Kanye West's YEEZY empire has been fraught with allegations of dubious business. Now a black-owned tech company is throwing a new $20 million lawsuit into the mix, claiming Ye once again failed to pay for work.

According to a new report by TMZ, the tech company MyChannel, which specializes in video and e-commerce tech, claims it linked up with Kanye in Spring 2018 to help Ye maximize revenues for his Yeezy merchandise. MyChannel alleges that it provided services to West for six months “based on a series of business promises,” such as a $10 million investment from the rapper.

Per the lawsuit, MyChannel held up their end of the bargain, putting in 10,000 man-hours — including relocating their headquarters twice to make Kanye happy — and investing $7 million into the project. It further alleges that West rebranded the company as YZY Tech during business meetings with companies like adidas and presented “ideas such as those of [MyChannel] as his own.” The lawsuit then says that after talks with West fell apart, MyChannel’s founders noticed that a copied version of their technology was utilized to sell merch in Kanye’s Sunday Service videos.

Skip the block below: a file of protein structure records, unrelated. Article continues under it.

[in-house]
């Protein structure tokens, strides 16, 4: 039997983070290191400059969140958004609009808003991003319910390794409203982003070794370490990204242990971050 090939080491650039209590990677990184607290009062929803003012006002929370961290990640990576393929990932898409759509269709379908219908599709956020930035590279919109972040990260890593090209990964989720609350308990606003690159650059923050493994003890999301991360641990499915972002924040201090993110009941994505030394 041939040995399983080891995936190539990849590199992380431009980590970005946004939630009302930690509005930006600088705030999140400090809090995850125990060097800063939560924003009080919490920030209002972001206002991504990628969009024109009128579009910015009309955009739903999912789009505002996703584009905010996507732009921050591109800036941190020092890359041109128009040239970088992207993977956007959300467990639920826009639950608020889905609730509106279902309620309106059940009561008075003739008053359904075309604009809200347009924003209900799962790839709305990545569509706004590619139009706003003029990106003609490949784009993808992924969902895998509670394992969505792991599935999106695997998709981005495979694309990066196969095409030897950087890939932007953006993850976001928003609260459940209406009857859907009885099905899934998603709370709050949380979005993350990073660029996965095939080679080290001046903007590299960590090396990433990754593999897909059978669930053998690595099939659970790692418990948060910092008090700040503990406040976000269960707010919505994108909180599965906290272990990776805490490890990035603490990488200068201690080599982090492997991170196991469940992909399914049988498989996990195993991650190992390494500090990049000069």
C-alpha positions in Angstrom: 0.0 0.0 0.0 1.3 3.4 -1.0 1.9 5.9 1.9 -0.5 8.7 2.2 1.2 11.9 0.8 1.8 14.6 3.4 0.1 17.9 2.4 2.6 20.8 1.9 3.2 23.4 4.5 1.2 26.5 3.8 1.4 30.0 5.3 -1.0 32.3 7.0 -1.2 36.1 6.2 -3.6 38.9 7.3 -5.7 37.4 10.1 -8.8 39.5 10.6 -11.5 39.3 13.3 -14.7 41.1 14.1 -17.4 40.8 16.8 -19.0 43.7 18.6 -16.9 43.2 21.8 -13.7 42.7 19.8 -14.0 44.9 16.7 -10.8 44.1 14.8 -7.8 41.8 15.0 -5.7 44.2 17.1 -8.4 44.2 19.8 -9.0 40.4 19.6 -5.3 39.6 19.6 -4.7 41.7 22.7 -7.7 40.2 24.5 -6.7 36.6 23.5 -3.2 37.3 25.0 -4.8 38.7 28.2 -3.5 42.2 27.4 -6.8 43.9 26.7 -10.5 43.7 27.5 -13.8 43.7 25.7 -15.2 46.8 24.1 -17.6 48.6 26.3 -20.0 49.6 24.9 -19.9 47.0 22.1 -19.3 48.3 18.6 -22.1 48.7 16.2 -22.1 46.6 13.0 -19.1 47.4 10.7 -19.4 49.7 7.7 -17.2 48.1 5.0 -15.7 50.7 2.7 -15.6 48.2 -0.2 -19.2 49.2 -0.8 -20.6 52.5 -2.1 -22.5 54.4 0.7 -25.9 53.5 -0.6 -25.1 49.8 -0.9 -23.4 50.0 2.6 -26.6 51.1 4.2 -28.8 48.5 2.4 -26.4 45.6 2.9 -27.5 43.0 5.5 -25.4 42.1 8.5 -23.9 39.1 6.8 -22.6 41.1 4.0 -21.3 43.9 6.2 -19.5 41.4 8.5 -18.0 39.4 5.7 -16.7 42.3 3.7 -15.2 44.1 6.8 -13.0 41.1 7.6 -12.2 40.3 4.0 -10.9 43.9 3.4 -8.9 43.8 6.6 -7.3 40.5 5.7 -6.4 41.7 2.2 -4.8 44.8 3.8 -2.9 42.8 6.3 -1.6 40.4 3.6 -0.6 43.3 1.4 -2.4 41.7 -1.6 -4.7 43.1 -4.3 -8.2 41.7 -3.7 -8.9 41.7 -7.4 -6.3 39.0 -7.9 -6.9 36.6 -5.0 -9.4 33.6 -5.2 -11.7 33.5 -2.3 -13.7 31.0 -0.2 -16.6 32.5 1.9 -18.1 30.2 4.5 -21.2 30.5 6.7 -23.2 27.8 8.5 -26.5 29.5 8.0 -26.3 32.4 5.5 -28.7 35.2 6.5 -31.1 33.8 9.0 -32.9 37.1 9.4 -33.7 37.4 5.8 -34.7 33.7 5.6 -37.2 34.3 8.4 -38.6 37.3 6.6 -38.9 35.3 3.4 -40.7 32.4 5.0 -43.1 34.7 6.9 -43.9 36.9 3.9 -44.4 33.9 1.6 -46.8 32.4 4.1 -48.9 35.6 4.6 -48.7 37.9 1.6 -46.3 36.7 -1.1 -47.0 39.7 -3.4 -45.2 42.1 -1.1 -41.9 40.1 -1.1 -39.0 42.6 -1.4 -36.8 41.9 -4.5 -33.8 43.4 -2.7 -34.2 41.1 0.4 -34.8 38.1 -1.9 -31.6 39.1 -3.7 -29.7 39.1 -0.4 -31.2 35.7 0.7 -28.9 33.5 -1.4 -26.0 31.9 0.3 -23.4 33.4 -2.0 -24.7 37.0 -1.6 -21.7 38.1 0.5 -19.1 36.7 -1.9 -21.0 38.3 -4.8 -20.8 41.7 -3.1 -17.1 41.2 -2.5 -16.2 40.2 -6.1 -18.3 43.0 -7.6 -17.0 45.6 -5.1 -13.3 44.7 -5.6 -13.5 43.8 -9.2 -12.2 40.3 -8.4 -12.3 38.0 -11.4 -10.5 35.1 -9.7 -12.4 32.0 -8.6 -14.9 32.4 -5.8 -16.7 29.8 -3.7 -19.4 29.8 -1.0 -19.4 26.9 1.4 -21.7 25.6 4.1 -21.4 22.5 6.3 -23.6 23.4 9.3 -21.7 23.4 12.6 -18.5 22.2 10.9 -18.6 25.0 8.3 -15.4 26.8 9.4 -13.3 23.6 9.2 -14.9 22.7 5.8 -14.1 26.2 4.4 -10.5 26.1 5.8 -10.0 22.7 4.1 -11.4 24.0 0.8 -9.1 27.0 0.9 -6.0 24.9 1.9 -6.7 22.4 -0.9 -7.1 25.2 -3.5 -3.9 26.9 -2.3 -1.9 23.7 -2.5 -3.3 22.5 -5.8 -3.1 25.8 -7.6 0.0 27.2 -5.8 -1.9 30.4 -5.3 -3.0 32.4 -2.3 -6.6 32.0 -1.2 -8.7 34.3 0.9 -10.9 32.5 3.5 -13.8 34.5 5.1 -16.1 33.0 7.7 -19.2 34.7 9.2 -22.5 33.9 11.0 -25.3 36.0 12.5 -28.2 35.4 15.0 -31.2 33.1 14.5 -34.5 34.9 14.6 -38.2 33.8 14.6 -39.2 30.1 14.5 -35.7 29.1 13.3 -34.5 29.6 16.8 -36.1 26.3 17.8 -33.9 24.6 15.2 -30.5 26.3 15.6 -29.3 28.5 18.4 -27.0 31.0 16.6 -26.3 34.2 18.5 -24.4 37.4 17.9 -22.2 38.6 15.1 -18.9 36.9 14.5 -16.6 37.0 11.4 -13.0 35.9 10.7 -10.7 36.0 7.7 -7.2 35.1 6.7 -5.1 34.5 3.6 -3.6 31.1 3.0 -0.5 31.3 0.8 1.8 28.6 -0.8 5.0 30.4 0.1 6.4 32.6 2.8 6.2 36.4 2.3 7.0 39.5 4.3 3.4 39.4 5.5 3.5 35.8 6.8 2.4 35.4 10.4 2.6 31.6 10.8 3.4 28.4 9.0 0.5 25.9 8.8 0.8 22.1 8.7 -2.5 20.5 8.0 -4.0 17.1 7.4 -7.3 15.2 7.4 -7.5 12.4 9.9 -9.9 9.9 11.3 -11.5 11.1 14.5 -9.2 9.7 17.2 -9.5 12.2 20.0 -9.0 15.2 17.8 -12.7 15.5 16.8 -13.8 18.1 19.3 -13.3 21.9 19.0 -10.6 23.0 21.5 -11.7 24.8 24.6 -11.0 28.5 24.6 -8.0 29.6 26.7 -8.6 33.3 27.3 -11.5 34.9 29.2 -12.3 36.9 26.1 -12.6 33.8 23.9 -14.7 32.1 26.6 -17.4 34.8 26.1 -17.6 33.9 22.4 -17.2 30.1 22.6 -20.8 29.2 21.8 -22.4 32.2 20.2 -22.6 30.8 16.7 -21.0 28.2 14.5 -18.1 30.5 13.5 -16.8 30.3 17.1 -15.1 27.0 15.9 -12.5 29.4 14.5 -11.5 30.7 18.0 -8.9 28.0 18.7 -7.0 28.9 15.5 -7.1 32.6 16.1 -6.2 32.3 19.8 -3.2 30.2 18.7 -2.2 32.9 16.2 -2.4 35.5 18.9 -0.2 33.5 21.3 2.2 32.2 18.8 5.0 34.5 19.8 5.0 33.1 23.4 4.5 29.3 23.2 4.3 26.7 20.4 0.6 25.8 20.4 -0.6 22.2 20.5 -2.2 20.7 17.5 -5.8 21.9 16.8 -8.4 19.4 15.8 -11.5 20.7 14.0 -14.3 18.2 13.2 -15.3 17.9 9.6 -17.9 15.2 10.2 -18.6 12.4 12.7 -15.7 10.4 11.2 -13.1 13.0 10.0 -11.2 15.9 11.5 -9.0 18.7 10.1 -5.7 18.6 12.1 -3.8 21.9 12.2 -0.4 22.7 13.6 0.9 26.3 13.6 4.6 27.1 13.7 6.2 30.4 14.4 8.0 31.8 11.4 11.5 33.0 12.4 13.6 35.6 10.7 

After a six-month period, it became clear to MyChannel that Kanye would not hold up the terms of the agreement and proceeded to sever ties with the rapper. However, after the fact, Kanye proceeded to use its copied technology to drive Sunday Service merchandise sales.

In the lawsuit, MyChannel accuses West and Yeezy Apparel of breaching the oral partnership agreement, thus preventing the tech company from earning millions, encouraging the company to invest millions, withholding a promised $10 million investment, and violating MyChannel’s non-disclosure agreement by copying their video e-commerce technology. The company is seeking damages in excess of $20 million.

This isn't the first time YEEZY's shady business tactics have inspired a lawsuit. Last year, YEEZY was sued for $624,000 for breaching a contract with Japanese fabric company Toki Sen-I Co. Then again, earlier this year, a Colorado-based company accused YEEZY of failing to pay fees of up to $125,200 or responded to invoices for using its software.

So, is Kanye simply a bad businessman or a clever, conniving one?

The self-proclaimed "Christian Genius Billionaire" illustrates a frequent issue with big businesses: buffering their companies with the work and ideas of smaller businesses, which need the association to get ahead, and making off with millions in the process. Notably, during the coronavirus crisis Yeezy apparel brand received $2 million in government assistance, while some very small companies struggled to access aid from the program.

The issue at hand is not that Kanye cannot afford to pay for the services of these smaller businesses he has partnered with, it's that companies such as YEEZY know they can easily get away with ripping off small, low-collateral companies they partner with.

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